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Tackling Southern California with the Sony A99: Fast Cars, Helicopters, Sunsets and Aquariums

by Chris Gampat on 10/11/2012

In the past 24 hours, I’ve been testing lots of new cameras from Sony. But the one that I seem to consistently reach for is the A99. By far, it has to be one of the best cameras I’ve ever tested and its versatility makes my jaw drop. It has also opened up a ton of possibilities to me: I’ve shot better sports photos with the camera, better landscapes (and I really think I suck at landscapes though some like my work) and I’ve also for the first time created video with very little camera shake while shooting handheld with a DSLR. The video will come in a later post, but here are my impressions for my experiences today.

Editor’s Note: be sure to check out our three way full frame comparison test, the NEX 6 vs the X Pro 1, our studio shoot with the A99, our first studio sample with the camera, and a high ISO/long exposure.

Gear Used

Cars

The President of Sony showed up to an excursion that we took to a racetrack. For this time, the A99 and the 500mm f4 spent a ton of time mated to one another. This lens is one of the few that can support the new AF-D function. In real world use, the AF-D setting is really quite impressive. The lenses/camera can track moving targets in the same way that Olympus’s Micro Four Thirds cameras can. But it’s not only that: the motors are fast, the objects can be tracked through the entire sensor area, and the camera can also do this while maintaining incredible sharpness. It is indeed a game changer.

I’ve really never seen such awesome performance from a DSLR at this price range. Sure, the Canon 7D, 5D MK III and 1D X have awesome focusing abilities. But nothing has been able to lock onto moving subjects like the new Sony A99 and the AF-D compatible lenses. It is almost unreal how good it is.

For the record, I also shot at shutter priority at ISO 1600 for much of the time.

From a Helicopter

After we were all raced out; Phil Ryan of Pop Photo, John Schafer of Photography Review, Steve Huff and I took a chopper to fly over to a vineyard.

No one made any reference to the Governator’s, “Get in the choppa” line either.

Despite the fact that we were photographing the land below through glass (which I really hate doing), the views were incredible. I found myself needing to stop down quite a bit (as I should) and sometimes switching on manual focusing. Using the AF mode wasn’t always cutting it because the AF points work best when placed on contrasting areas of a scene.

When it came to exposure though, the Sony A99′s metering system seemed just so simple to use and also so intuitive based on my knowledge of using film. Plus the colors absolutely rocked.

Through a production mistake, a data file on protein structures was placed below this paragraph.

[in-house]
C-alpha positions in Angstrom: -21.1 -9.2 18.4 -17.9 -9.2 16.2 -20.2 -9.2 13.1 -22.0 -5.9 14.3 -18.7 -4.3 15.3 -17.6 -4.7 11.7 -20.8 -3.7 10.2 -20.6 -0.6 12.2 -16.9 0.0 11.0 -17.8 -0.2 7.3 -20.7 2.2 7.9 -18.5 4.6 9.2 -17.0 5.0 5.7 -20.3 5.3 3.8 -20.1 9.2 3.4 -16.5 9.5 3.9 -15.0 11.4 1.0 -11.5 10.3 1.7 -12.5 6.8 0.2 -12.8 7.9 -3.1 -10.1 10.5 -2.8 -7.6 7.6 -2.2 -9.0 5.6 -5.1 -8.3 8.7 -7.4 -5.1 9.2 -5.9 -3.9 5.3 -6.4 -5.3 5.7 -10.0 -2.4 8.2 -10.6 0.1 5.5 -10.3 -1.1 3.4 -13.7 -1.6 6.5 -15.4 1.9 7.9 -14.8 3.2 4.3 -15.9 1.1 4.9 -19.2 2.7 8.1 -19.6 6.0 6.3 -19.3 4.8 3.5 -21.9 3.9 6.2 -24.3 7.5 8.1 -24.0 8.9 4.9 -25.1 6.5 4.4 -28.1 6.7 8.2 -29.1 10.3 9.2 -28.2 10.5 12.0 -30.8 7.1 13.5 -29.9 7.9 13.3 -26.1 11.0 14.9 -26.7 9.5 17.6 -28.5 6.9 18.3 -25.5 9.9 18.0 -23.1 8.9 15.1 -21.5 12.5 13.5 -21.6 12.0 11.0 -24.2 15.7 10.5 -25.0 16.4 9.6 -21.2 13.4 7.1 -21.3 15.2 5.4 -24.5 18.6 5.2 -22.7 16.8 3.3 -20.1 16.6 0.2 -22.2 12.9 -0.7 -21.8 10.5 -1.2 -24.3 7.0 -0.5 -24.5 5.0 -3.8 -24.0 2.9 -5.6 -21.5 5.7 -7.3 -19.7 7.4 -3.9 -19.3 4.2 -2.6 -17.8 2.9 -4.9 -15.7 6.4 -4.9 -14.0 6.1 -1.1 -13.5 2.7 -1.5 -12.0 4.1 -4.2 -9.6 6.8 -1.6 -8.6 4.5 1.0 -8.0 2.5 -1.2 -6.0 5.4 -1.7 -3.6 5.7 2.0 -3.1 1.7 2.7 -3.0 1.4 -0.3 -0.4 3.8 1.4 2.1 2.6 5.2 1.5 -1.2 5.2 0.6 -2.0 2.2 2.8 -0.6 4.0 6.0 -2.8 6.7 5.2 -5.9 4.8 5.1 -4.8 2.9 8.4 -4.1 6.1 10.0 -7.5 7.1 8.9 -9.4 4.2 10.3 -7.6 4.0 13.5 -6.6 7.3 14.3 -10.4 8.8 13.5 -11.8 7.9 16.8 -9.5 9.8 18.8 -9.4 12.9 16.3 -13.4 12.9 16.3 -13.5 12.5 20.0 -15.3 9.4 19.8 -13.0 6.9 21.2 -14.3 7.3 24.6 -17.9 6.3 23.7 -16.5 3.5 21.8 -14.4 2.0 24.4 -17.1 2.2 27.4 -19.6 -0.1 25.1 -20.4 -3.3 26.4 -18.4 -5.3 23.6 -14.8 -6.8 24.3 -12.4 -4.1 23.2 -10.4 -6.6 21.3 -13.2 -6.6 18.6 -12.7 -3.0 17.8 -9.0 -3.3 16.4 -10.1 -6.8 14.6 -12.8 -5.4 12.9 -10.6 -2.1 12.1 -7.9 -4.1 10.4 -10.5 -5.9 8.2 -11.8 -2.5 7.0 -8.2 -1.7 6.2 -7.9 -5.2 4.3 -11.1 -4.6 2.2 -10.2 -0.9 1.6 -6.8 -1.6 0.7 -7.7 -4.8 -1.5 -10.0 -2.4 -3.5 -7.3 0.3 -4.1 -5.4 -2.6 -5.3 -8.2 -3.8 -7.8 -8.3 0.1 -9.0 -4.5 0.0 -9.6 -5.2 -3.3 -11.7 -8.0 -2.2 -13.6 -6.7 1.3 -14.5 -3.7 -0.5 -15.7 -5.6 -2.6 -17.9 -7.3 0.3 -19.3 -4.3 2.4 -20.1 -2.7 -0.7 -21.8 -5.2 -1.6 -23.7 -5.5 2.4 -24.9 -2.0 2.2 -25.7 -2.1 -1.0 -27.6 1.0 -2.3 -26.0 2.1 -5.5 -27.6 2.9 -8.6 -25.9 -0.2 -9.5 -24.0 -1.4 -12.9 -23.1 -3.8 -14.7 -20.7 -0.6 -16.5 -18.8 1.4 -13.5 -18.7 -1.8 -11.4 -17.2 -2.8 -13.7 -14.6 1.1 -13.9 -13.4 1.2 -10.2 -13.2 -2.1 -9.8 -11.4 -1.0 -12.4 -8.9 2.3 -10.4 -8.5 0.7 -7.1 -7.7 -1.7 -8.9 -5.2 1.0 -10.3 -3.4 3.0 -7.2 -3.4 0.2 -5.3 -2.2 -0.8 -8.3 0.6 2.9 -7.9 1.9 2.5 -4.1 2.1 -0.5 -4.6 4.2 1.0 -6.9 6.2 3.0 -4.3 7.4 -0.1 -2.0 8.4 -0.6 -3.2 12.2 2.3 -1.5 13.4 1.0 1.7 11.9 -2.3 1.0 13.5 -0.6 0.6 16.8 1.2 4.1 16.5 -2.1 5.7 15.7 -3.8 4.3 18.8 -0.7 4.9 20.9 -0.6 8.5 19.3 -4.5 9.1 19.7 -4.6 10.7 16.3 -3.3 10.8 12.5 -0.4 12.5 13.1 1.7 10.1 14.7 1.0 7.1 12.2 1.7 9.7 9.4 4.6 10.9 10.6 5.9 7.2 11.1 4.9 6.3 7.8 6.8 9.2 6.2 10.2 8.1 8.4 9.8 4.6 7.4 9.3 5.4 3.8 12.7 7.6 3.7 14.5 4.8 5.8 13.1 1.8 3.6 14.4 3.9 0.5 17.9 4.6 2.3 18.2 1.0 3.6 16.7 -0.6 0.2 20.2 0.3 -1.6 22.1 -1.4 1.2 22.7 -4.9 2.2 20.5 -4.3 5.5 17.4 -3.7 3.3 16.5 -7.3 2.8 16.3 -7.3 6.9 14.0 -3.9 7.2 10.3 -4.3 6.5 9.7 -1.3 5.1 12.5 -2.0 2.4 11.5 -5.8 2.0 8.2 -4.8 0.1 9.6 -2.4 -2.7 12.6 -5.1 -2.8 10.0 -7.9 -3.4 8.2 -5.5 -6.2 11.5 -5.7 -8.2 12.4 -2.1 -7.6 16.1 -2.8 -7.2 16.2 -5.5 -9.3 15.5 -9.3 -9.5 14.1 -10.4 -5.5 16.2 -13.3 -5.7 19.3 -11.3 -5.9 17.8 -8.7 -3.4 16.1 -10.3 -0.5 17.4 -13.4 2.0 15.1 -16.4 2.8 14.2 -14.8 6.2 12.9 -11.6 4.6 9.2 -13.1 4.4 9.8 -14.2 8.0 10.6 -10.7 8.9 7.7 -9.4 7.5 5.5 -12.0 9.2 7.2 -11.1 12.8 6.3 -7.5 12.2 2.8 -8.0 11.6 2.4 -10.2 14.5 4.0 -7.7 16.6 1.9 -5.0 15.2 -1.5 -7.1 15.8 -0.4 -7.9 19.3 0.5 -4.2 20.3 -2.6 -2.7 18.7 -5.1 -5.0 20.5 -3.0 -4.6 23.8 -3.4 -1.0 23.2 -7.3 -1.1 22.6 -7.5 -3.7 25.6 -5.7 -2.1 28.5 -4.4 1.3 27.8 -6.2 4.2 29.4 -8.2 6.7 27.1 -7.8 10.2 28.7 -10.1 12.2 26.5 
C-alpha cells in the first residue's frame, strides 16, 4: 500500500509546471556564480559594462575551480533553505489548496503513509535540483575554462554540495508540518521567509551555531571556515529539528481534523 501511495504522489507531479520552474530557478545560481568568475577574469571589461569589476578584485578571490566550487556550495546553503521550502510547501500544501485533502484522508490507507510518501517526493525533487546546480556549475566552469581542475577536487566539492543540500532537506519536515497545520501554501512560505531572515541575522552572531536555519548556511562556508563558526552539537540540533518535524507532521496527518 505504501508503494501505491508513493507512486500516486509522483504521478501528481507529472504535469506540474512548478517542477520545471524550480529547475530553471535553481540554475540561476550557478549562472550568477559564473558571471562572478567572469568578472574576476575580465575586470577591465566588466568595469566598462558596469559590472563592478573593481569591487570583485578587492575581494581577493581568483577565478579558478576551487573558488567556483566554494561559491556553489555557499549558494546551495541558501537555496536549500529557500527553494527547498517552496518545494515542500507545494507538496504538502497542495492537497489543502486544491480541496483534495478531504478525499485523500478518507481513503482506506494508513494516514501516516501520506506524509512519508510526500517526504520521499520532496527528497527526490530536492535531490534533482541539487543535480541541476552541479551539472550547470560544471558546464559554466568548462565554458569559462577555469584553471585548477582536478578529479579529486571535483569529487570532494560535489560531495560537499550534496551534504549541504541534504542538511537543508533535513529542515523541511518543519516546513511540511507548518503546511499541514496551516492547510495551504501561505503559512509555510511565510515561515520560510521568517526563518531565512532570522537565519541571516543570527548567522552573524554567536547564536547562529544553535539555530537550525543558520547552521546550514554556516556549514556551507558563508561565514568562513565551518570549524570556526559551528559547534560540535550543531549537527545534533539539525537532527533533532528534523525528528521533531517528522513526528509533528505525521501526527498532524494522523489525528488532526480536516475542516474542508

Here are a couple more photo samples:

Vineyards

It wasn’t long before we touched down in the cliffs and took a ride over to the vineyards where there was just so much beauty surrounding us. If anyone took their A99 out to scenic areas, the fact that they’re using the camera’s EVF would allow them to have a much easier time getting the exposure right vs having to take photos over and over again.

The A99′s sensor is capable of capturing so much color depth and lots of subtleties in colors as well.

It is also capable of locking focus fairly quickly. We were driving past these grape rows and I’m actually amazed I was able to get this shot so well exposed. Perhaps the overcast clouds helped though.

Landscapes

Landscape photography is something that I feel has never been a strength of mine. Living and growing up in NYC, there just isn’t much to work with. Thankfully, I was able to shoot at the 17 Mile Drive and captured what I believe to be my best attempts at landscape photography yet.

This is where both the color depth and dynamic range really came into play. To fix some of these photos, I lowered the whites and highlights all the way: which gives me some incredible latitude when it comes to editing. That also means that this is one damned good sensor.

Once again though, I needed to place my focusing points on contrasting areas: like right where a rock meets the water: and even that sometimes gave the camera some trouble.

Aquarium

Sony also took us to an Aquarium; and that was really cool. You’ll see lots of coverage with animals behind the glass; but once again, I wasn’t really happy with the photos I got. So I tried something else: I metered the scene for the ambient blue of the water.

Then, I set the HVL-F60M flash off wirelessly; two of them actually. And that’s how I created this image and the one below.

I could have sure used a tripod; but for what they are the images came out quite well with no editing except for some slight color boosts.

More to come soon!

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